• Gardner, H. (2000). The disciplined mind: Beyond facts and standardized tests, the education that every child deserves . Penguin Books.
  • Grinder, R. E. (1989). Educational psychology: The master science. In M. C. Wittrock & F. Farley (Eds.), The future of educational psychology (pp. 3–18). Lawrence Erlbaum Associates.
  • Madigan, K., Cross, R. W., Smolkowski, K., & Stryker, L. A. (2016). Association between schoolwide positive behavioural interventions and supports and academic achievement: A 9-year evaluation. Educational Research and Evaluation , 22 (7–8), 402–421.
  • Moll, L. C. (2014). L. S. Vygotsky and education . Routledge.
  • Neisser, U. (1967). Cognitive psychology . Appleton-Century-Crofts.
  • Piaget, J. (1955). The child’s construction of reality . Routledge & Kegan Paul.
  • Simonsen, B., & Myers, D. (2015). Classwide positive behavior interventions and supports: A guide to proactive classroom management . Guilford Publications.
  • Skinner, B. F. (1938). The behavior of organisms: An experimental analysis . B. F. Skinner Foundation.
  • Takeuchi, N., Mori, T., Suzukamo, Y., & Izumi, S. I. (2019). Activity of prefrontal cortex in teachers and students during teaching of an insight problem. Mind, Brain, and Education , 13 , 167–175.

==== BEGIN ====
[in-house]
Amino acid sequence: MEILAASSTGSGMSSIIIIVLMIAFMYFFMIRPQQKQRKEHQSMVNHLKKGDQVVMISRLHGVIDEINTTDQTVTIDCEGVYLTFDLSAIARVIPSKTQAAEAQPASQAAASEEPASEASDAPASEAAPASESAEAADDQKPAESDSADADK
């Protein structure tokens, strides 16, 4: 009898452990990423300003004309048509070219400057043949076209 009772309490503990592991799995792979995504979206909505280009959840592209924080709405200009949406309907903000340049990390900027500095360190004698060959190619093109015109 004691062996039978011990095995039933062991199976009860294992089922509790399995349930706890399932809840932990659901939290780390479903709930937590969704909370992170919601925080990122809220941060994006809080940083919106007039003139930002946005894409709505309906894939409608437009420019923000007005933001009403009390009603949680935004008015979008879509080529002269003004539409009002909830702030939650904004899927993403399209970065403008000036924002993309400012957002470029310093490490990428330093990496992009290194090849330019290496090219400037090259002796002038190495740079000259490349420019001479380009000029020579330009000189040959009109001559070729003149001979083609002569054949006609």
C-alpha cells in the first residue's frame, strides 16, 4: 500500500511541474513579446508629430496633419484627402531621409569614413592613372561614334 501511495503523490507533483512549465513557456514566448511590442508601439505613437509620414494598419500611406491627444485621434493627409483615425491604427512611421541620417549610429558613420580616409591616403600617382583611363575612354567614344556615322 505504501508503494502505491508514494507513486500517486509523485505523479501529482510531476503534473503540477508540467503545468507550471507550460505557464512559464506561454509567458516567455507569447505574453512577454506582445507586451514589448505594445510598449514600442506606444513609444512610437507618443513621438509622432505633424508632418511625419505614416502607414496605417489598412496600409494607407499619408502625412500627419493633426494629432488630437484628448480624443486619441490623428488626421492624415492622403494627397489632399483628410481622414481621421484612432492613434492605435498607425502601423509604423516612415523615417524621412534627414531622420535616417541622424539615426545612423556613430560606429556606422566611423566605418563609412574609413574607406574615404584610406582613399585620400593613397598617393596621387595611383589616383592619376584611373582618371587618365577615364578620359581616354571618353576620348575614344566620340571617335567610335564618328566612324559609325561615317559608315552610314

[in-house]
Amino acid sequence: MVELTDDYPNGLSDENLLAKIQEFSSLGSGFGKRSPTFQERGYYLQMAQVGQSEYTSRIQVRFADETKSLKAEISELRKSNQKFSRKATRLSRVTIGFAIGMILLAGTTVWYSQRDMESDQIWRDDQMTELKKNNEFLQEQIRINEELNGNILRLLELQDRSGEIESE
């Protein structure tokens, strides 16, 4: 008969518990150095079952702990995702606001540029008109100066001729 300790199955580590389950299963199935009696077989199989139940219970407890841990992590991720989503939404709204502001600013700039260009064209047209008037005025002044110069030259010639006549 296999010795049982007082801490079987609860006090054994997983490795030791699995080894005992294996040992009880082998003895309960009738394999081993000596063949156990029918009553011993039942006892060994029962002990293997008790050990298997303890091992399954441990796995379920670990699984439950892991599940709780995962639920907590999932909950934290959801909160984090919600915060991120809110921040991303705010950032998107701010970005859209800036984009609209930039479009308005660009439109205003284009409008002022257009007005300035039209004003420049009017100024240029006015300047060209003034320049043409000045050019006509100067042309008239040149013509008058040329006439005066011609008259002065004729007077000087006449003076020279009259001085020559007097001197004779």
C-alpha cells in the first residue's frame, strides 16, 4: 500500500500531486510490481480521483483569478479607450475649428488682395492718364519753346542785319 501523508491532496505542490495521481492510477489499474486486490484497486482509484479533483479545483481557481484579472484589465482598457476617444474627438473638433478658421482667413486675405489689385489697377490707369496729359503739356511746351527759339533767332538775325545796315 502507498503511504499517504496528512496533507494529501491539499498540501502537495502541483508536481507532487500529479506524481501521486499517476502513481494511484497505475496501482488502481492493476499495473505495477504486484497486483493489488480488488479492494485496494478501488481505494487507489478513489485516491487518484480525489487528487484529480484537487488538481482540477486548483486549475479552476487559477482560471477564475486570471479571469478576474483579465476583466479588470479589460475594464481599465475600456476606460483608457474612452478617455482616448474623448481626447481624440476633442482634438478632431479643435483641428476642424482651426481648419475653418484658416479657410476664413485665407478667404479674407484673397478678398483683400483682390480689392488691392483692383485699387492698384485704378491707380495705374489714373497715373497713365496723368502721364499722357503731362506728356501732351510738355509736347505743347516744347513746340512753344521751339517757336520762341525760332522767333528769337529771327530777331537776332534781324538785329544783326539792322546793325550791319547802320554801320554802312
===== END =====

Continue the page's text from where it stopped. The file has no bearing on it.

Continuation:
• Worrell, T. G., Skaggs, G. E., & Brown, M. B. (2006). School psychologists’ job satisfaction: A 22-year perspective in the USA. School Psychology International , 27 (2), 131–145.
  • Yeomans, M., & Reich, J. (2017). Planning prompts increase and forecast course completion in massive open online courses. Conference: The Seventh International Learning Analytics & Knowledge Conference , pp. 464–473.
  • Zysberg, L., & Schwabsky, N. (2020). School climate, academic self-efficacy and student achievement . Educational Psychology. Taylor & Francis Online.

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What Is Educational Psychology?

Kendra Cherry, MS, is a psychosocial rehabilitation specialist, psychology educator, and author of the "Everything Psychology Book."

what is educational psychology essay

Amy Morin, LCSW, is a psychotherapist and international bestselling author. Her books, including "13 Things Mentally Strong People Don't Do," have been translated into more than 40 languages. Her TEDx talk,  "The Secret of Becoming Mentally Strong," is one of the most viewed talks of all time.

what is educational psychology essay

  • Major Perspectives
  • Topics of Study

Frequently Asked Questions

Educational psychology is the study of how people learn , including teaching methods, instructional processes, and individual differences in learning. It explores the cognitive, behavioral, emotional, and social influences on the learning process. Educational psychologists use this understanding of how people learn to develop instructional strategies and help students succeed in school.